Matthew F. would have you know...

Posted January 15
I'm with you SJ, we're buying another car this year and the plan is for a full electric - we like the Hyundai Ioniq so far but who knows what the market will look like by the time we have our bucks together?

Have you seen this firm in QLD who do electric conversions, and even sell kits so you can switch your burner to an electric yourself?

https://www.ozdiyelectricvehicles.com/

They make the point that the best cars for conversion are the smaller, older cars you can get for almost nothing nowadays, and that you can recoup a lot of what you spend on one by selling the engine you won't be using any more. I've caught myself once or twice trying to run the numbers on whether one could run a business buying up those older cars, electrifying them and selling them on again. (I'm nowhere near handy enough to get under the bonnet myself but I could be the silent partner/front office guy.)

she_jedi puts forth...

Posted January 15
I did not know about electric conversion kits! That's so cool! That's also a neat idea for a business too, because surely a market would open up for cheaper converted junkers for those who can only dream of a brand new car, and would contribute to the removal of ICE cars from our roads (and provide a transition path for low income car owners when petrol stops being a thing). I too am completely non-handy mechanically, but if you could partner with a good mechanic your idea would definitely have legs (and a front office/sales guy would be essential) :)

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Naut swirls their brandy and claims...

Posted January 15
I liked it

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Moko is gonna tell you...

Posted January 15
I'm not really convinced it's an immediate existential threat everyone seems to think it is, but I haven't looked into it either. I drive a 2 ltr turbo. I don't burn shit in the back yard. Happy to consider renewable energies. I sue those fucken green bags from woolies and forget to take one so Ive got like 74 of them ... Yadda yadda. Got other shit keeping me awake at night, and honestly, a comet (metaphorical or meterorical (coining that one for future use) landing on the species would do the planet the world of good (accidental pun fun).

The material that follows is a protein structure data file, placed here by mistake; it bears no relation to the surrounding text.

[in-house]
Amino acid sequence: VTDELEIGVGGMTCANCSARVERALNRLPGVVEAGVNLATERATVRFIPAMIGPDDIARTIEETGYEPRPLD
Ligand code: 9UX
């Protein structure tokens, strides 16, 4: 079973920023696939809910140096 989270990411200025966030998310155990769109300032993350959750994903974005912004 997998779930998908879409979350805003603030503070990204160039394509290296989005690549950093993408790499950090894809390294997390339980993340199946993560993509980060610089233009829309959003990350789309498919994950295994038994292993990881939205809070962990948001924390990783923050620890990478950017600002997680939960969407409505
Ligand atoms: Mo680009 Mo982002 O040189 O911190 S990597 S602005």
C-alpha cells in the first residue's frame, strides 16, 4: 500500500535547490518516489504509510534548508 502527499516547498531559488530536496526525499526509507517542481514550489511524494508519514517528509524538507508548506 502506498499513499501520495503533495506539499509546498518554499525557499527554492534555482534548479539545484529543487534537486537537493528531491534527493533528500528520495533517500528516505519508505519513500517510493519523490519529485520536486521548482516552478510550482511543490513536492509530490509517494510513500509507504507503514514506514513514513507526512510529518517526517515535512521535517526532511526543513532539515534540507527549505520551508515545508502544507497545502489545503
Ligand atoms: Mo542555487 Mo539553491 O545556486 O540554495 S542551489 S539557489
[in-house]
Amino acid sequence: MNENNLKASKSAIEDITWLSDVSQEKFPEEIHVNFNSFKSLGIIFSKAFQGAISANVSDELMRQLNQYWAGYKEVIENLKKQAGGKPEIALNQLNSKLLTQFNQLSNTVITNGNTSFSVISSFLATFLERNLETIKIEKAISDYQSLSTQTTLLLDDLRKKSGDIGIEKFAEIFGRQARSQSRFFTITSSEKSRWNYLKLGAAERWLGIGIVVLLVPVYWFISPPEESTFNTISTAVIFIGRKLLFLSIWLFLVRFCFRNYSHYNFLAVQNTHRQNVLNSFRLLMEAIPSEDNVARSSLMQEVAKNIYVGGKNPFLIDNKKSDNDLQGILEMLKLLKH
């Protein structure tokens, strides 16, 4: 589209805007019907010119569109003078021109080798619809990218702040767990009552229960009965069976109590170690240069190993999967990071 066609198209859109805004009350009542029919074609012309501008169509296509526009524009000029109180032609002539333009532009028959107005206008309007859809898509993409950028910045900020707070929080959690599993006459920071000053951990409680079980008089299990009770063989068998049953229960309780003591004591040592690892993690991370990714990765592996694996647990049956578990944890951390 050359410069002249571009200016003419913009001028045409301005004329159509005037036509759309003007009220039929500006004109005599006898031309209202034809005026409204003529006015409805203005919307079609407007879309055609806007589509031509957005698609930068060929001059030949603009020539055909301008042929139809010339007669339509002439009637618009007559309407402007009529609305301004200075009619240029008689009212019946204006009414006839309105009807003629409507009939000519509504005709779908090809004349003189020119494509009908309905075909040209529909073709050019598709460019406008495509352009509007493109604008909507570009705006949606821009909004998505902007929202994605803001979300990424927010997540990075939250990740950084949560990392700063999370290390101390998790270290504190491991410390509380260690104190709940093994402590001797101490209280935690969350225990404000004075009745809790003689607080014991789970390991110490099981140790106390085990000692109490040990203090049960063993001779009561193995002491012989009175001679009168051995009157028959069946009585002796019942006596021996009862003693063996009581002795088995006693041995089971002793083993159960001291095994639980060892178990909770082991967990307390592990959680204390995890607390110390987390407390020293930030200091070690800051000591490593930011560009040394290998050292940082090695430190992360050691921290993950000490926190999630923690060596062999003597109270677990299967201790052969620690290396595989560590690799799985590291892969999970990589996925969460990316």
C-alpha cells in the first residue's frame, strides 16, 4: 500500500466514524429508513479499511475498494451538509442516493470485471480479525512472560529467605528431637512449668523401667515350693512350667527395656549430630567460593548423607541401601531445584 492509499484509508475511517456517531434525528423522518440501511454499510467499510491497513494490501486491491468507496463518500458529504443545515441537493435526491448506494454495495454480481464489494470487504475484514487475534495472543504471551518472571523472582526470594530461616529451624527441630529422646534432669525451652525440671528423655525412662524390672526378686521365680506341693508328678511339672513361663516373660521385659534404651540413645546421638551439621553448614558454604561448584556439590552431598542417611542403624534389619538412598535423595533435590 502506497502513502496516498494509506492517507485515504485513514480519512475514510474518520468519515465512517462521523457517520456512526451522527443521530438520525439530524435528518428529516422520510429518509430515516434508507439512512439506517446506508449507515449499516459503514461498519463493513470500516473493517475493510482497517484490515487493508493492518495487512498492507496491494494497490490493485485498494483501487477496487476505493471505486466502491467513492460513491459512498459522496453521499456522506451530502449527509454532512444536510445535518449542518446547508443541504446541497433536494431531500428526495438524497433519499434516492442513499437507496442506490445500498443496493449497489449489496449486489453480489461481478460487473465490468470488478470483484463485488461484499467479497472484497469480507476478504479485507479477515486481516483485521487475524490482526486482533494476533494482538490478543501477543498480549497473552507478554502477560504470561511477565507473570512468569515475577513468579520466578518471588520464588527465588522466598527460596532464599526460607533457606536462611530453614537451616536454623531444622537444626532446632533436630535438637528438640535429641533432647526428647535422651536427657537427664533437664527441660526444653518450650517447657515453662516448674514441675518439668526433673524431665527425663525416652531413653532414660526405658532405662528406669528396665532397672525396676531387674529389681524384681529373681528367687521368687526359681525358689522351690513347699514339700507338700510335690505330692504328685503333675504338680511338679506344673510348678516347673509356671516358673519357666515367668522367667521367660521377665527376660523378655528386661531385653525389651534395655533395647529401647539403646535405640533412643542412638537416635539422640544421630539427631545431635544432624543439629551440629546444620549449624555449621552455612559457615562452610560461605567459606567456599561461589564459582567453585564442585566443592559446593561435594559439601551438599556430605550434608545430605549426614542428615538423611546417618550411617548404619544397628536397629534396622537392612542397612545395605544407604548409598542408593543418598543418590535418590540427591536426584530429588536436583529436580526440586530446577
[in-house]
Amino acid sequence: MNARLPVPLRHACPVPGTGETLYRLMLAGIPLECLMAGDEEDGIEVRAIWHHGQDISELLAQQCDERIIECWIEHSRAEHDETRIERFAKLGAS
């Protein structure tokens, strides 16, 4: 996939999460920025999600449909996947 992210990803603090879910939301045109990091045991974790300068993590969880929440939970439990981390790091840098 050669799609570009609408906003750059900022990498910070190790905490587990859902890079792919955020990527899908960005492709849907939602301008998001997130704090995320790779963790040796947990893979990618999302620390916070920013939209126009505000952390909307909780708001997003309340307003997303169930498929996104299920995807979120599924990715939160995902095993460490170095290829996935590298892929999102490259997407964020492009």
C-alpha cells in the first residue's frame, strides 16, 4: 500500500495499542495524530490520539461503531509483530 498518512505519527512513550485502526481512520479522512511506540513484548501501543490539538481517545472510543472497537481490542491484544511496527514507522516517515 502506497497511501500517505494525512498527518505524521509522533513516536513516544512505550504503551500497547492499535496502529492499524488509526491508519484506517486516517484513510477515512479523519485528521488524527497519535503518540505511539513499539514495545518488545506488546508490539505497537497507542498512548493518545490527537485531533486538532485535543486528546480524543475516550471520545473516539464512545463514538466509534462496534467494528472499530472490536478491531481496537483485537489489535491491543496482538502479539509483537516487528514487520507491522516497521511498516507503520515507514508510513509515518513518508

Moko ducks in to say...

Posted January 15
*use those...

jason asserts...

Posted January 16
Lets make a deal. You buy Green Power for your house and that's all you need to do. Then you can rest easy knowing you did your part. Better yet, invest in solar. Saves you money in the long run and you have done your part.

Mark Duffett mumbles...

Posted January 16
Sorry, but I don't think that is all one needs to do, remembering that only a third of Australian electricity is used in households. You might not be using the other two thirds directly in your house, but you're likely as dependent on the industrial edifice that does as anybody. All the energy embodied in absolutely everything in your home, all the electricity being used in the businesses you patronise, the hospitals, the food refrigeration and on it goes, all comes from that other two thirds and it's got to come from somewhere. And that somewhere has to be paid for...by all of us.

jason would have you know...

Posted January 17
Agree, but as far as personal action goes, if you aren't prepared to storm the barricades then this simple action will cover you.

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Chrisg ducks in to say...

Posted January 15
Fantastic article, I have shared it with many Hoping it hits home

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Dirk mutters...

Posted January 16
Unless the house of one of the politicians in power burns down, or worse, probably nothing is gonna happen. Which is a shame.

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Mark Duffett has opinions thus...

Posted January 16
Funnily enough a kind of mirror image piece appeared in Quillette a couple of weeks ago, pointing out the strange disconnect between the apocalyptic rhetoric of many on the Left and the same people's fussiness about the modest half-baked climate solutions they're prepared to countenance.

https://quillette.com/2020/01/02/false-humility-will-not-save-the-planet/

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Matthew F. puts forth...

Posted January 17
Maybe this is just my own confirmation bias but I'm noticing a growing trend in among the "how do we make these people get their shit together" and "how do we turf these people out and put in people who have their shit together" of "fuck it, we go around them".

What workable ways are there to go around them?

We've done enough sitting around being angry for one another. We've done more than enough pounding on the door demanding action from people who just laugh at us. What are some things we could do from the ground up that will have a purple-faced spluttering Scummo on the phone in a year or two screaming "what do you fucking mean 'they went and did it themselves'?"

Dave W asserts...

Posted January 17
I'd expect Scummo to be claiming credit for it- as in "the Australian people are very happy that the Government has created the conditions for meaningful action by the private sector...".